The appearance of Buddhism in Thailand dates back to the same century BC, in the city of Nakhon Pathom, which houses the largest Buddhist monument in the world. The propagators of this new religion were Indian monks, sent to Southeast Asia by Emperor Asoka (267-227 BC).

Buddhism is at the origin of the moral code and cohesion of Thai society. While spreading his spiritual qualities, he created an incomparable artistic momentum. Like the cathedrals of the Middle Ages, the most beautiful Buddhist monuments were inspired by faith.

The strength of Buddhism in Thailand is also sustained by a custom of sending almost all young people to study the Buddha's teaching in a monastery, at least once in their lives. This temporary ordination, which lasts from 5 days to 3 months, is generally carried out during the rainy season, a period when monks do not leave their monasteries. For this reason, it is called "the Rain Retreat".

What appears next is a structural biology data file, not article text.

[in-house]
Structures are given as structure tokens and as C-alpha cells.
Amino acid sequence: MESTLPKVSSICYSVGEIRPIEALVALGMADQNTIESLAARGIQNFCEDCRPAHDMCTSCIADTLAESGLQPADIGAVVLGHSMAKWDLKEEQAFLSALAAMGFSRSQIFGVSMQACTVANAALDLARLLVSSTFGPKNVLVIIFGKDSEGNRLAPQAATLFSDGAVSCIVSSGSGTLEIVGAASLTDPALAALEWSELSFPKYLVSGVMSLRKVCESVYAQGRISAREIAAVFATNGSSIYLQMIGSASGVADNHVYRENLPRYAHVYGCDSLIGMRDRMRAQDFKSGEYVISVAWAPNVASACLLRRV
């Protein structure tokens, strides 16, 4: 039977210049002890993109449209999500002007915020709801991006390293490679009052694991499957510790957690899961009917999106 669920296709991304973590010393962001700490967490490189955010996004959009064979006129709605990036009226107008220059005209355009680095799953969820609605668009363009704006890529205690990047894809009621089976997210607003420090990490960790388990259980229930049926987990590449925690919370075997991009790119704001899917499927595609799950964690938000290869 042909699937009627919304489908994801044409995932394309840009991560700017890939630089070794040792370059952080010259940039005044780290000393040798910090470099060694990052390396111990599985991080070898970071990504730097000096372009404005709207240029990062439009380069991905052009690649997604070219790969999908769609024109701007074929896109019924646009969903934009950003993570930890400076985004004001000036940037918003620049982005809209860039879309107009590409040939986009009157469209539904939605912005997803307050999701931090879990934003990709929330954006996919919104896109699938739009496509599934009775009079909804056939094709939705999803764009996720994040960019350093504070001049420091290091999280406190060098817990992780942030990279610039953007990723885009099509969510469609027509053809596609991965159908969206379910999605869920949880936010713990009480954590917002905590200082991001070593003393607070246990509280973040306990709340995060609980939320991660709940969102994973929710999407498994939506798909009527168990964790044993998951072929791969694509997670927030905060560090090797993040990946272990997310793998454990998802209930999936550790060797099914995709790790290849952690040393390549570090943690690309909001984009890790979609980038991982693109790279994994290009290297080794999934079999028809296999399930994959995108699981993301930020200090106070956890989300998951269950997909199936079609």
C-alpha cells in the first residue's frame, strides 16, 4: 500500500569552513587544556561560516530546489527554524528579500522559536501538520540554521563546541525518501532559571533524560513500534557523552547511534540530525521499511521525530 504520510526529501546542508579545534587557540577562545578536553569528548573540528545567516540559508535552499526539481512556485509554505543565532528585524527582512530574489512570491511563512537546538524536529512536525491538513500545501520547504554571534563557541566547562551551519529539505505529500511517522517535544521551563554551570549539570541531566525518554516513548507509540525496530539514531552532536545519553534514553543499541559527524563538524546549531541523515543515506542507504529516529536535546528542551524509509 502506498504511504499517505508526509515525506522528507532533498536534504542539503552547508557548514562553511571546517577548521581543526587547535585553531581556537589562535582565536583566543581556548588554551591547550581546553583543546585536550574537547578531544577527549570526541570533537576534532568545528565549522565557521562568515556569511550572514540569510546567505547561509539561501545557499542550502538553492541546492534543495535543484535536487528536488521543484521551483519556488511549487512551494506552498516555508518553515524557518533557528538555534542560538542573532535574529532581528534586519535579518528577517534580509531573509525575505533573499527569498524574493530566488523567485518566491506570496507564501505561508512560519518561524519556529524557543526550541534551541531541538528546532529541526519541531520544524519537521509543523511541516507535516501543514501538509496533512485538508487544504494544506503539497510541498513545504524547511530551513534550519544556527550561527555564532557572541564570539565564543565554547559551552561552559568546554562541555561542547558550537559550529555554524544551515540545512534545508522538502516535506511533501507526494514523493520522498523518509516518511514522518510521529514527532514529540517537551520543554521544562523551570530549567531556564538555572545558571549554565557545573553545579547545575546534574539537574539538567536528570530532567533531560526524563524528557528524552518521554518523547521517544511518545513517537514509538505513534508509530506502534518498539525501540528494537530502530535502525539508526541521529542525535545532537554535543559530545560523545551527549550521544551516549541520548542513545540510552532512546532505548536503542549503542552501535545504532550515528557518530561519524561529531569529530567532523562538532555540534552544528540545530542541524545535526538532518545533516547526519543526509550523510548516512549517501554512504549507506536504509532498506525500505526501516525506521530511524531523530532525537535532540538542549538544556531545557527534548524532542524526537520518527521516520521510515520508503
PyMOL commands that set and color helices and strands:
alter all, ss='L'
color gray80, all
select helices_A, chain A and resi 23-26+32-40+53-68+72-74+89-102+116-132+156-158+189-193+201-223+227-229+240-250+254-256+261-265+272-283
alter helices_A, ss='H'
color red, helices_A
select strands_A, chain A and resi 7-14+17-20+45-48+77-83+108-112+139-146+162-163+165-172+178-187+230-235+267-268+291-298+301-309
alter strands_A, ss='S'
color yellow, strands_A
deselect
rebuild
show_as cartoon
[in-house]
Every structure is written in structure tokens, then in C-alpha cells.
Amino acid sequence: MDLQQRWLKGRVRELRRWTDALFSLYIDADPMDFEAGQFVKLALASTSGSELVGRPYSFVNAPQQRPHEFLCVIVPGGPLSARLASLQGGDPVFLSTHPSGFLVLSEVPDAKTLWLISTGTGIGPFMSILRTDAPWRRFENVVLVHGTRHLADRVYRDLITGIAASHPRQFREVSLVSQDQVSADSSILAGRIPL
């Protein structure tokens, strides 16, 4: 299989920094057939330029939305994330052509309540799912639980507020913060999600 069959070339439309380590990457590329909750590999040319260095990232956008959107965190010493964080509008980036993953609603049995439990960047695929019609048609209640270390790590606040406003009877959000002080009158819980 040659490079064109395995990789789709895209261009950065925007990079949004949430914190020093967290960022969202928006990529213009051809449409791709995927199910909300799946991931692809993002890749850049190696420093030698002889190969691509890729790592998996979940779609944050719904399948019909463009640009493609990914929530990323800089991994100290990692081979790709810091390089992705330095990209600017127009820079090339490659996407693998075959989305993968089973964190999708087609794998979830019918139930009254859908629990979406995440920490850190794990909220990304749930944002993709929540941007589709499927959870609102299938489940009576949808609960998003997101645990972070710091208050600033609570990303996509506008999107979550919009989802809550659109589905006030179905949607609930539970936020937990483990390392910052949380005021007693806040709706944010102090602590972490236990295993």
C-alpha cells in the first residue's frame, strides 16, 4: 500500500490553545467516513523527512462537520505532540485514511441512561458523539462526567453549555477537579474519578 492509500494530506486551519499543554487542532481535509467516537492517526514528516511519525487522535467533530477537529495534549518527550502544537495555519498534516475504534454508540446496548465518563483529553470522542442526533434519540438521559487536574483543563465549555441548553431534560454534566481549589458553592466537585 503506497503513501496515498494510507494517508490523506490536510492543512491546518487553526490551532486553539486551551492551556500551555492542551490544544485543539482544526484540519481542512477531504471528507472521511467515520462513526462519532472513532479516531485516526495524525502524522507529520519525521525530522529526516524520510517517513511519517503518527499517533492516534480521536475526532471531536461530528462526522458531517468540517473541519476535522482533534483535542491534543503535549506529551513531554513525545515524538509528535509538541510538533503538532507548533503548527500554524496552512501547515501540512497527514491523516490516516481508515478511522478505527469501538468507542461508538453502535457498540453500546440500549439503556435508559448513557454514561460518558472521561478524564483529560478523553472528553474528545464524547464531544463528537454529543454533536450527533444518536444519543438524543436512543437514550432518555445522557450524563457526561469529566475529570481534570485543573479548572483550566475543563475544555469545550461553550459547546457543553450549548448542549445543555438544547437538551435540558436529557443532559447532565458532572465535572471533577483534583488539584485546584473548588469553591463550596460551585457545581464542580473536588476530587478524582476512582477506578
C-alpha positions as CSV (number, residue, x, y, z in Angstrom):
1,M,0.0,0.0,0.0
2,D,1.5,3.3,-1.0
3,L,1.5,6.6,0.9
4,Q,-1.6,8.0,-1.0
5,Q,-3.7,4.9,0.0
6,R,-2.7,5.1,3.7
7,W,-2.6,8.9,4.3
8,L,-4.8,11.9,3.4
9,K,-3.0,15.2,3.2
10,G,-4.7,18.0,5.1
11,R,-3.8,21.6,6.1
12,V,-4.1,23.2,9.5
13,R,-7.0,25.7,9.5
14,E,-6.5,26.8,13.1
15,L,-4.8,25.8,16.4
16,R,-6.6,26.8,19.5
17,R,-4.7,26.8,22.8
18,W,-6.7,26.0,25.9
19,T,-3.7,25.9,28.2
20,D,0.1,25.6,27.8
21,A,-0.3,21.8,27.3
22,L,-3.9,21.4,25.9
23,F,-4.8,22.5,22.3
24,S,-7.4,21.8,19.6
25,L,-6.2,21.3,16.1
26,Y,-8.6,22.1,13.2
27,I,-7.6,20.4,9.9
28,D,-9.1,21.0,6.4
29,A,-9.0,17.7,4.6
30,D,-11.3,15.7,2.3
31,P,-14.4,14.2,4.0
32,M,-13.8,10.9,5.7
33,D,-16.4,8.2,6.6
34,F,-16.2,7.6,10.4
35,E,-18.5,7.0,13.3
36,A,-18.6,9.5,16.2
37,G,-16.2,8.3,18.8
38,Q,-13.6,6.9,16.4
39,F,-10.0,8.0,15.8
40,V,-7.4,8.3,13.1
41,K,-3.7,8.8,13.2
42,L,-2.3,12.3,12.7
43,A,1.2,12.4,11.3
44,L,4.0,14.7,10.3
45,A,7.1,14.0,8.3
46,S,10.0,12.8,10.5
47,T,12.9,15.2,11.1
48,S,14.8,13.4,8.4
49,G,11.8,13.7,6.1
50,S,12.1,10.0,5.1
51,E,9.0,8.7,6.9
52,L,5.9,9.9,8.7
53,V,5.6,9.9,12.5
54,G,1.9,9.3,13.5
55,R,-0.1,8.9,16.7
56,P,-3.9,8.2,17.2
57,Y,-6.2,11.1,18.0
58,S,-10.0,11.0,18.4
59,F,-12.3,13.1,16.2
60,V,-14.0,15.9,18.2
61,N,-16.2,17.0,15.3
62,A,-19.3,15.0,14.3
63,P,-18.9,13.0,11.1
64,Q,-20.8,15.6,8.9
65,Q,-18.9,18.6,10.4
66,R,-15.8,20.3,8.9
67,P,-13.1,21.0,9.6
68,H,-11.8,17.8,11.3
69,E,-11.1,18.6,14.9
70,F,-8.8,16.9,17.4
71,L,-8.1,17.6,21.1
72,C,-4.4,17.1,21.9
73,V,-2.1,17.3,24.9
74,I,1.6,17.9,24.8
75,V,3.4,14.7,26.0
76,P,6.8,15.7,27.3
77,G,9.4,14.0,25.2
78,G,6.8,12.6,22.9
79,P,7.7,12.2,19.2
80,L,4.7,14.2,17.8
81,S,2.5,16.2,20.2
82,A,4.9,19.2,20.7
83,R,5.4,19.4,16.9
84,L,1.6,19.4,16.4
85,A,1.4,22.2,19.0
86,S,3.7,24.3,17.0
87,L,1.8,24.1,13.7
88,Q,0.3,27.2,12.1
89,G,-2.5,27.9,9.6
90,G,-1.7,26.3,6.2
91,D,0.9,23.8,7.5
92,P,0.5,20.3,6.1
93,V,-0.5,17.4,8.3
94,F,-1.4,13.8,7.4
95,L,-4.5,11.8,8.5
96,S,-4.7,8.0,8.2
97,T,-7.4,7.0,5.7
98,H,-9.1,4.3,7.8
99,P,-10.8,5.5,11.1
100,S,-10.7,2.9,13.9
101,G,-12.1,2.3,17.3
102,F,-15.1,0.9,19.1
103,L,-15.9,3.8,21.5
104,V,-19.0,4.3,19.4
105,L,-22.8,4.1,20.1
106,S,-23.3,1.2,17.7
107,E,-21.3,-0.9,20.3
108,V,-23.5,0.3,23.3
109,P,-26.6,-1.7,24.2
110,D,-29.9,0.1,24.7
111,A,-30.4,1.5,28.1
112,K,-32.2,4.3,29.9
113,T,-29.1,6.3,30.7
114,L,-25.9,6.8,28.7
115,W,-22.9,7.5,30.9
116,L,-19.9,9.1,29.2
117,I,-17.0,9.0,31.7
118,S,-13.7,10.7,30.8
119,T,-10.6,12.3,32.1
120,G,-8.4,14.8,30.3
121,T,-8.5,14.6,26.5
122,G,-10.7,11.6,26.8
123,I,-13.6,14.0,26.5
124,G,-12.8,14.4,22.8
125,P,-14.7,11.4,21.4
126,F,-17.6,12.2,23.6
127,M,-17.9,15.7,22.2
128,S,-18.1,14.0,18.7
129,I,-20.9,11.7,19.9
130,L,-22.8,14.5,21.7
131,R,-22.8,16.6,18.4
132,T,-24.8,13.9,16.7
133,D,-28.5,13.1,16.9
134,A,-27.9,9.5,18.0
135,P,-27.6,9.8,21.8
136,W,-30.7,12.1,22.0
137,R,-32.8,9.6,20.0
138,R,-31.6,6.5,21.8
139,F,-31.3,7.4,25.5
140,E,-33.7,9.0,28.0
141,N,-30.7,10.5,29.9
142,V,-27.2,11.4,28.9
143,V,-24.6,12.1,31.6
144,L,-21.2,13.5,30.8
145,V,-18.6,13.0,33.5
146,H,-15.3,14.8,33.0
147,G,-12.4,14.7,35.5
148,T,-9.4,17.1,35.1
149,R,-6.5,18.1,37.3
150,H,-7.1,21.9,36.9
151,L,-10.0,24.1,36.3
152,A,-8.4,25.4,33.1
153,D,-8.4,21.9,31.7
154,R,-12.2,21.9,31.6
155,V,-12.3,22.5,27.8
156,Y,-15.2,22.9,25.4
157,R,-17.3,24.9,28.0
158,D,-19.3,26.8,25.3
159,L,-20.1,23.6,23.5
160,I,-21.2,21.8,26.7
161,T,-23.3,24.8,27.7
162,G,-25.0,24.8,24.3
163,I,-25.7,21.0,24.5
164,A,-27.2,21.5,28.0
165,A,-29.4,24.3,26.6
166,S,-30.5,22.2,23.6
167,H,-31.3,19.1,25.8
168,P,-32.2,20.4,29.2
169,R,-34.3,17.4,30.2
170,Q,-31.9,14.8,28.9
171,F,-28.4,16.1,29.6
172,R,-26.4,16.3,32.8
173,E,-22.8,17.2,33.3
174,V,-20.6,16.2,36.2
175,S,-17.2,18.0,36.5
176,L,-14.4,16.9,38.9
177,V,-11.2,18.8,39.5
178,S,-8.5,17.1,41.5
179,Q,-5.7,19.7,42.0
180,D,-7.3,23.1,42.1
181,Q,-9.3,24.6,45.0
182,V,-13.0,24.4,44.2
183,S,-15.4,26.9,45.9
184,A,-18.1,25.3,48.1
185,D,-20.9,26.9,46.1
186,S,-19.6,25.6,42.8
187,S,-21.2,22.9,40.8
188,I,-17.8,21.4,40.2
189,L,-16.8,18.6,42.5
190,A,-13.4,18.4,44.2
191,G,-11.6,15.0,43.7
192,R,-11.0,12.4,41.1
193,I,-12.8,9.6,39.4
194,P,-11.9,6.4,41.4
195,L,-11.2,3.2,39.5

The Buddhist temple traditionally plays an important role in the life of the Thais. In the countryside, it is also the village hotel (for pilgrims), the school, the dispensary, the place where news is learned and even the employment agency!

Thais have always practiced tolerance towards other beliefs. All minorities (Muslims, Christians, Hindus, Sikhs) enjoy freedom of worship in Thailand.


The Thai language, spoken or written, remains hermetic for most visitors. However, the use of English is widespread, particularly in Bangkok, Chiang Mai, Pattaya and Phuket in commercial activities. In hotels, shops, restaurants, banks, international offices or car rental services, English and a few other European languages are still the most widely used. Road signs, in Thai and English, are almost widespread.